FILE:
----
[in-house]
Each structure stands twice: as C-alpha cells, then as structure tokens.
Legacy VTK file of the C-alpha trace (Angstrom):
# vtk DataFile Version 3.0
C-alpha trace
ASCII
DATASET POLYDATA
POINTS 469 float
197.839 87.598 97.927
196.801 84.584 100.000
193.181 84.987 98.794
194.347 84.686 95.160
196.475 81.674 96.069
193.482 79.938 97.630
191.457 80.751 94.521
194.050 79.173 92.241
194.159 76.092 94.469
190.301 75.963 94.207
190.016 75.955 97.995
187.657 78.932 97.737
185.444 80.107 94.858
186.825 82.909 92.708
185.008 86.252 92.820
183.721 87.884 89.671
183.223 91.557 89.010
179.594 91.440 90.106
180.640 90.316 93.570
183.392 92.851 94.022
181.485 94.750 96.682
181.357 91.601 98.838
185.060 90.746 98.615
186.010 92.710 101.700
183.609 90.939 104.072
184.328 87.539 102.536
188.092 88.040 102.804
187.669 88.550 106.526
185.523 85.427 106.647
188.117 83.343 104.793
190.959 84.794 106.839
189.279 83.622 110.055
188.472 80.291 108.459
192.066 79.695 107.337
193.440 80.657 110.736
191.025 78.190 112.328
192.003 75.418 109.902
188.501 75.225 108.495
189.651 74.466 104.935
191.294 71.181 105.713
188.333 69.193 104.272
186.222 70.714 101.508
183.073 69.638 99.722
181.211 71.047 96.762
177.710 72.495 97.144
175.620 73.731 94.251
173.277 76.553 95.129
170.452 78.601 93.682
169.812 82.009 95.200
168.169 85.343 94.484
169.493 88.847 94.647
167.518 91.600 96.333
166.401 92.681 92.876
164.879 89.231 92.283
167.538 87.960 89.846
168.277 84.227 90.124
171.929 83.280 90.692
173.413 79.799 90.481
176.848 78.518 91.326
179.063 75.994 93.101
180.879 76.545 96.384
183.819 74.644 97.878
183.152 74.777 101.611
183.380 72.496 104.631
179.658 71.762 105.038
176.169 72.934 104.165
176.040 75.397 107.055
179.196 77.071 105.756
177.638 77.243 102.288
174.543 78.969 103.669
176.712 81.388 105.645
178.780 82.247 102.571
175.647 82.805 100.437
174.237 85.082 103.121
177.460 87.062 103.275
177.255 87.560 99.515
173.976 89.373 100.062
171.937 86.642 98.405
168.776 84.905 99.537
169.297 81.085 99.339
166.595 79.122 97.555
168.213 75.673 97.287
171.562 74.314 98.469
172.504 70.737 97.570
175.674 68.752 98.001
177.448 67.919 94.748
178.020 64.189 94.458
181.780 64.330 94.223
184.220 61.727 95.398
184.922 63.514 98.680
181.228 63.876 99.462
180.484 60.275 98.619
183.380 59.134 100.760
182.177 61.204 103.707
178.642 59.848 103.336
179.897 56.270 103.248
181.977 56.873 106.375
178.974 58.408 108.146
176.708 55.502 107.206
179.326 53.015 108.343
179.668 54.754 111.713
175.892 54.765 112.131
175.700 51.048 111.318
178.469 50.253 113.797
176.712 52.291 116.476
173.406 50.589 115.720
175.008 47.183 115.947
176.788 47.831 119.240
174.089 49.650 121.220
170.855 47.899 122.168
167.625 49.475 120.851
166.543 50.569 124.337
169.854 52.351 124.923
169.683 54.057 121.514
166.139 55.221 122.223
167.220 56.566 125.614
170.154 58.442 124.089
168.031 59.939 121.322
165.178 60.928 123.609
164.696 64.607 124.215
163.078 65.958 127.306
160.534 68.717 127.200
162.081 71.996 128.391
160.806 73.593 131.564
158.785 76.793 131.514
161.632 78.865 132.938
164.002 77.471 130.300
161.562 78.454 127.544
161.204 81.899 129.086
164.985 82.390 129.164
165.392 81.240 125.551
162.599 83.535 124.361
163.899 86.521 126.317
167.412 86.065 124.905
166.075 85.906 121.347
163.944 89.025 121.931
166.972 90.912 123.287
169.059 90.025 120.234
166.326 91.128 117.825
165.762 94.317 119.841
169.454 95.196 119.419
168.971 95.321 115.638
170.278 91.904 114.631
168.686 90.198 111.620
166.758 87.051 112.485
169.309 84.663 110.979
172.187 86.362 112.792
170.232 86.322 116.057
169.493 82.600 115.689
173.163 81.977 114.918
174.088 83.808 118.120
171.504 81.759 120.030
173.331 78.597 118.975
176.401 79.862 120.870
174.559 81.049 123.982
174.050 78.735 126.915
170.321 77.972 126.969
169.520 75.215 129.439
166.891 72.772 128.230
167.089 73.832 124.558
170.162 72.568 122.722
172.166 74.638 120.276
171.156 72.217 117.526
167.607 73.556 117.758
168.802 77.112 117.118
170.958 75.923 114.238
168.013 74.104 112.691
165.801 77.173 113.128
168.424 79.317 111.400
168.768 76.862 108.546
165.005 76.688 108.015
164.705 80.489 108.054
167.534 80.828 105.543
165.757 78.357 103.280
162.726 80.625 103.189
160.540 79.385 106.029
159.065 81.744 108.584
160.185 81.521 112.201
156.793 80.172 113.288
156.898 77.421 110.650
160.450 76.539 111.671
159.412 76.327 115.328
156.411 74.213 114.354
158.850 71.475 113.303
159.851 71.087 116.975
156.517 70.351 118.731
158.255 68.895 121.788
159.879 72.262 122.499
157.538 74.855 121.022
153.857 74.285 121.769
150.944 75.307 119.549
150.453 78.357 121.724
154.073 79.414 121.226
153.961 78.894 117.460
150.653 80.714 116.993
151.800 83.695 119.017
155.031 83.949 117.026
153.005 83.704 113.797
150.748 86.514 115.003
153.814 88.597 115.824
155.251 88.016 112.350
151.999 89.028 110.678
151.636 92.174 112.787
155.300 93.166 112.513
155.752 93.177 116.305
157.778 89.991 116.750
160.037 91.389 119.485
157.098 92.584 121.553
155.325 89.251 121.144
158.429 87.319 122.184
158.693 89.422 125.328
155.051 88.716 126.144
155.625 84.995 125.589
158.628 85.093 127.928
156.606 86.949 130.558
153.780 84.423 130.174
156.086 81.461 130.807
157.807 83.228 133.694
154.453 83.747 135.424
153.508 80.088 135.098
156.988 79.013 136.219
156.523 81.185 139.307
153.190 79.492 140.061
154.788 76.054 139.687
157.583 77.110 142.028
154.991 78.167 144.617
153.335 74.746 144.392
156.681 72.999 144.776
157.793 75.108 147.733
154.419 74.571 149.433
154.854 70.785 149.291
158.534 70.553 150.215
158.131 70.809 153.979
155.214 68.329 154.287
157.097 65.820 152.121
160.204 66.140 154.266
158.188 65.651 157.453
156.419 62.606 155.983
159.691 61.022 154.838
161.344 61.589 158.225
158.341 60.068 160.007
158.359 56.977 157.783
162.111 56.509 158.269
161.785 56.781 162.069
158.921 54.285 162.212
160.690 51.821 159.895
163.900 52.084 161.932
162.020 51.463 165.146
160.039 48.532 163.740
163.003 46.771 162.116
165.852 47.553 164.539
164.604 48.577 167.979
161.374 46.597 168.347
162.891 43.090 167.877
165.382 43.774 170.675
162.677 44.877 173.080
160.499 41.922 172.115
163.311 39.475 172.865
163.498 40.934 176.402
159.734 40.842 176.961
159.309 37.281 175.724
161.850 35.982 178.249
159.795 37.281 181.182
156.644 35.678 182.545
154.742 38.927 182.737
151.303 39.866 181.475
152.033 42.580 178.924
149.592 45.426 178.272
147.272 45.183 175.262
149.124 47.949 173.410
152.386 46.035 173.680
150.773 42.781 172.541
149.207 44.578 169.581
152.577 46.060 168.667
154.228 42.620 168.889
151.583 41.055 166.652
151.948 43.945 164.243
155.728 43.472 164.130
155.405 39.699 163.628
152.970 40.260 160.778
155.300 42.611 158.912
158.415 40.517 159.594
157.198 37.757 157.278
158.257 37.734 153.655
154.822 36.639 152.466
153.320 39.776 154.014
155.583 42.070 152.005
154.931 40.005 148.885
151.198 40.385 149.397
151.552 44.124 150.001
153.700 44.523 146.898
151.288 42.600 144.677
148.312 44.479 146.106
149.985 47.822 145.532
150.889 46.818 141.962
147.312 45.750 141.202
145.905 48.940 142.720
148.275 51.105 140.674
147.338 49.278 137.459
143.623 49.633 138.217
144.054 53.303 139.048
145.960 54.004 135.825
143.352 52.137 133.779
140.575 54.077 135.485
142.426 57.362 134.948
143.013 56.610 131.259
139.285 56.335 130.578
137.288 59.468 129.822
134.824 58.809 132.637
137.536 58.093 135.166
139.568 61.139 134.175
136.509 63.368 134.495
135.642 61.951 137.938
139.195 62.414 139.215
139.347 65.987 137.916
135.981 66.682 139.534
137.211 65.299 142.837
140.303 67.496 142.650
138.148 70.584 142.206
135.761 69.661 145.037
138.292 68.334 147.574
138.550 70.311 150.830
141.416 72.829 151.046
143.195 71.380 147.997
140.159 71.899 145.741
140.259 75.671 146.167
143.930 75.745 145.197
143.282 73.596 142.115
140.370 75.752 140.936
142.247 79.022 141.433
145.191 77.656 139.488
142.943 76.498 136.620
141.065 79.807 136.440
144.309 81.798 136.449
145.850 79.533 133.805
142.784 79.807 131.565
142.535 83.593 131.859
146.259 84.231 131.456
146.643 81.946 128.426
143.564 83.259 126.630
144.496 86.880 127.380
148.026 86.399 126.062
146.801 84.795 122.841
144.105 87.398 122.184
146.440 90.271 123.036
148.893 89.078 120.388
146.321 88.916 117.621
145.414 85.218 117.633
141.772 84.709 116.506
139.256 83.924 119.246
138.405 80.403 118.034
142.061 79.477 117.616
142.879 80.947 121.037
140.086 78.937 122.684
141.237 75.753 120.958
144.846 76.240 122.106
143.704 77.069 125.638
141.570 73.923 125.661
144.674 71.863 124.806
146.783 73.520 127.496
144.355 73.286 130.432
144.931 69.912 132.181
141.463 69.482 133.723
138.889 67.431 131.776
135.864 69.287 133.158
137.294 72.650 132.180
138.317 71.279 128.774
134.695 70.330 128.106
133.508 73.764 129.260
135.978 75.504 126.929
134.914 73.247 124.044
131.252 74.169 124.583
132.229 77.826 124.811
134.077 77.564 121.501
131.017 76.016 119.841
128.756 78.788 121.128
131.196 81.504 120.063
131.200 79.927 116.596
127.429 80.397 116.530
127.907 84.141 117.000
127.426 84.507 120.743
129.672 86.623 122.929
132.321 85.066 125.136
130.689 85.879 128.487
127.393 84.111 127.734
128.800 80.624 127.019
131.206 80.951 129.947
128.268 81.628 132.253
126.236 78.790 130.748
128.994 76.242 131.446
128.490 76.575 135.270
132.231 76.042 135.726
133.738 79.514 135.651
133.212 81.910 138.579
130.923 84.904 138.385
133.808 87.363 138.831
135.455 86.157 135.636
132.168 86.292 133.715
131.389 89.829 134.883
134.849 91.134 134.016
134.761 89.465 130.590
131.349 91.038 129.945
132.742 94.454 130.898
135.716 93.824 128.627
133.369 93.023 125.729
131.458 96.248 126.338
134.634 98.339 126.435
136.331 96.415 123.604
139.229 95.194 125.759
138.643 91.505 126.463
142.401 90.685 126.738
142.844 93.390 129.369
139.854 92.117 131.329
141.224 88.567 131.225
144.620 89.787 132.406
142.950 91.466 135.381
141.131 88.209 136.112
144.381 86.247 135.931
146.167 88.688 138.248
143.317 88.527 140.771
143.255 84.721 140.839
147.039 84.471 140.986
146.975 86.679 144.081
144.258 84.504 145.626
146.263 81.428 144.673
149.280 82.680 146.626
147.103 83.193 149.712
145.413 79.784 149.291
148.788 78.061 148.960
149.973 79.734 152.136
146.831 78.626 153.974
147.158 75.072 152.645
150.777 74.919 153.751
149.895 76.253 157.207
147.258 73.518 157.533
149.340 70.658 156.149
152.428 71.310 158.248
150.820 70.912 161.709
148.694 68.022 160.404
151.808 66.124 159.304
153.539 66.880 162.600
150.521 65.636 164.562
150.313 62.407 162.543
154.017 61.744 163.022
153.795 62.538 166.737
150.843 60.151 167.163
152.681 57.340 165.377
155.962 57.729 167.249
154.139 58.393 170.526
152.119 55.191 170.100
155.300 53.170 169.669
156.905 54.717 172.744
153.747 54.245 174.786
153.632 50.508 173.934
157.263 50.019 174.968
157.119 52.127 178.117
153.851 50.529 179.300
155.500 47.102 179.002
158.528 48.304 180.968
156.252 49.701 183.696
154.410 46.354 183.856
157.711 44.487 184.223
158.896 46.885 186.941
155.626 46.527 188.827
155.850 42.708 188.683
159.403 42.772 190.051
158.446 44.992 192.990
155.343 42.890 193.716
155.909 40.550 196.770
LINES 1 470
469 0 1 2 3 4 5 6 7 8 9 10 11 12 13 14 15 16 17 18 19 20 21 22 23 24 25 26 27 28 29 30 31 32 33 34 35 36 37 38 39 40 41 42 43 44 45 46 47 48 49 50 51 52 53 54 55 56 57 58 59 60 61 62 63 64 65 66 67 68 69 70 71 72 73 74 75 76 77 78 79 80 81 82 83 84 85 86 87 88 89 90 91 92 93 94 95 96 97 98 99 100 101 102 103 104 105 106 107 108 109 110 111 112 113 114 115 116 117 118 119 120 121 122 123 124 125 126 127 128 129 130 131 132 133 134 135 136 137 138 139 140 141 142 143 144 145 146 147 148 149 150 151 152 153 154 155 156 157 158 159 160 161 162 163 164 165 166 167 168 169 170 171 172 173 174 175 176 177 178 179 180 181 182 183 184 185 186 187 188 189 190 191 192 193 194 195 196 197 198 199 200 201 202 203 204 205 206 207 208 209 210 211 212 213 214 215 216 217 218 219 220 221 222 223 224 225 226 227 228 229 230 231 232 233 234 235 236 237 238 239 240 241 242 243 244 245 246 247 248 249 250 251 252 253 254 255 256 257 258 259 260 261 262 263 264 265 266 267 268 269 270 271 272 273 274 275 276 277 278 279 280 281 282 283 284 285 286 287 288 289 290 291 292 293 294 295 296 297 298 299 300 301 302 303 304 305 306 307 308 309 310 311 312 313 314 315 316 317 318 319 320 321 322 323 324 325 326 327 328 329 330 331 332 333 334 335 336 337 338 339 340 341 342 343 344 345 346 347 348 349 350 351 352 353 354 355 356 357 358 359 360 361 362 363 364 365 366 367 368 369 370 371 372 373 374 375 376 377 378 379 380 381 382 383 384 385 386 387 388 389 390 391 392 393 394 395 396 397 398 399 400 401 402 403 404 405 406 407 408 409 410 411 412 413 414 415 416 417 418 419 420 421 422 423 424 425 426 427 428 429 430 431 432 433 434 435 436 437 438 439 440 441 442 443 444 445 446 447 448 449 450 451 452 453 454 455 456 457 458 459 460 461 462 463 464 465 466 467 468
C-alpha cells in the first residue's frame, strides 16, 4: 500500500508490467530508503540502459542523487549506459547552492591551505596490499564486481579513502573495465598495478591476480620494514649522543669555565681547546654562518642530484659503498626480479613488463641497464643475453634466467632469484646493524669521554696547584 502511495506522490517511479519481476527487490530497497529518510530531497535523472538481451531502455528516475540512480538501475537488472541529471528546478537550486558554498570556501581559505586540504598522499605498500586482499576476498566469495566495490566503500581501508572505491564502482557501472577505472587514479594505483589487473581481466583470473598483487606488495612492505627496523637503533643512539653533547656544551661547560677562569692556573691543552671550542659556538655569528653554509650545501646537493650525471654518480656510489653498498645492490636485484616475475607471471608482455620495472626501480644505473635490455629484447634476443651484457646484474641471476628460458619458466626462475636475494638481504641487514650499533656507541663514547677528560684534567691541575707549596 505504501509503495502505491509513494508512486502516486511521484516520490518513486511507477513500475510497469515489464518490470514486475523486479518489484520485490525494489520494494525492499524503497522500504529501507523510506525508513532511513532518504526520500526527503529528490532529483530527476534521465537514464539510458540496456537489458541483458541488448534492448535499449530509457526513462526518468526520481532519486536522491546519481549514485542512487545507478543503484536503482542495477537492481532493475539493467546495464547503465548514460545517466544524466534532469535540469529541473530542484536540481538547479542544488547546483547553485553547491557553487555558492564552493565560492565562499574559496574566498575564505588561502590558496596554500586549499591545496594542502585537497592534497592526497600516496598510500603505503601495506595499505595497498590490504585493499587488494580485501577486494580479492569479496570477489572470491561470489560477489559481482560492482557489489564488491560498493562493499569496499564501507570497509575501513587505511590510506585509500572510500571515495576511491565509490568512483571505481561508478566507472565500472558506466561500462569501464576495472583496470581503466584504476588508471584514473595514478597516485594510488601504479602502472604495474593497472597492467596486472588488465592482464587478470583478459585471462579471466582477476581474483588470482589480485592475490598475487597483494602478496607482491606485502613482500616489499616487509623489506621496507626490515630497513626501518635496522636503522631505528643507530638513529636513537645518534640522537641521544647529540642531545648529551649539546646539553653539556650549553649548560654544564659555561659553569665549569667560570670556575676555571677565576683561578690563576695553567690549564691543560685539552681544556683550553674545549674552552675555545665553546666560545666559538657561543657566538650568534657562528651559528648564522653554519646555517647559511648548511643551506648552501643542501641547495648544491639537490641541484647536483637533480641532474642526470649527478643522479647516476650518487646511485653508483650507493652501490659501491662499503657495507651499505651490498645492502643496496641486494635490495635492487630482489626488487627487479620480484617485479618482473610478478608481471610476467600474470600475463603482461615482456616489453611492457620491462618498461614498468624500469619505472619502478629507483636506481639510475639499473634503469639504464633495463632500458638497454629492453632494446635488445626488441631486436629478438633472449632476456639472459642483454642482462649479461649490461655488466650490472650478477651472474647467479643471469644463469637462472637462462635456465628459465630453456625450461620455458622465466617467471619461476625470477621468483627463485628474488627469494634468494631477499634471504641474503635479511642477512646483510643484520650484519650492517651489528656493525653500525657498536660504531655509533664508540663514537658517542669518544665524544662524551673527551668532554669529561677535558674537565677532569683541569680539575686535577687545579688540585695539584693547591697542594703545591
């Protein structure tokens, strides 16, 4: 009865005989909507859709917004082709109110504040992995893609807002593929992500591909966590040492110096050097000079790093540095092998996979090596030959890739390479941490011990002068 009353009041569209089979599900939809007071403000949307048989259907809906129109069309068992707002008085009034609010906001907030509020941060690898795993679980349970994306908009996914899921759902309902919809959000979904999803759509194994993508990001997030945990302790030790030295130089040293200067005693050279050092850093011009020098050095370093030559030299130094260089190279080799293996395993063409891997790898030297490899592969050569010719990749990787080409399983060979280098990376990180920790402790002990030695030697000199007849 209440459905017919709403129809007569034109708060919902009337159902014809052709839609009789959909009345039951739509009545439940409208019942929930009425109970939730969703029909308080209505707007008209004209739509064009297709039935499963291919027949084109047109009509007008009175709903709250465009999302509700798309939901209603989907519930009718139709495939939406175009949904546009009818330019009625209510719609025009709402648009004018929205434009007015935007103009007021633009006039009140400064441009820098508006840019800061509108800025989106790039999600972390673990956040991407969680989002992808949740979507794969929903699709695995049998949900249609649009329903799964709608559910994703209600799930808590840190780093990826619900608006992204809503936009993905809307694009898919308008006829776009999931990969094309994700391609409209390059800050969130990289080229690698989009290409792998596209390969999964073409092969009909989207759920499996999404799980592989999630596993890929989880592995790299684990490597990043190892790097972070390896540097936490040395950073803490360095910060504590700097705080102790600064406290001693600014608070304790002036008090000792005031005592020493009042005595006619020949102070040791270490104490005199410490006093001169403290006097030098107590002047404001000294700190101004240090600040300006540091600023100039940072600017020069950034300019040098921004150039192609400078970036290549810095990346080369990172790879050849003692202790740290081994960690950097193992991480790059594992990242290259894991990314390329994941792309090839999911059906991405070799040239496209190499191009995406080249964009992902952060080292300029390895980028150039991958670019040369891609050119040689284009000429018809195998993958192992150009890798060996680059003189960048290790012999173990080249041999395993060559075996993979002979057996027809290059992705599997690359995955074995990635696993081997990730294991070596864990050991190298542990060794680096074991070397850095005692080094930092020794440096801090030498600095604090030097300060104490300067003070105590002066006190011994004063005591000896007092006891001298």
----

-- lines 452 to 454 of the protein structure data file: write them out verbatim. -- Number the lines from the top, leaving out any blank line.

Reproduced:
154.017 61.744 163.022
153.795 62.538 166.737
150.843 60.151 167.163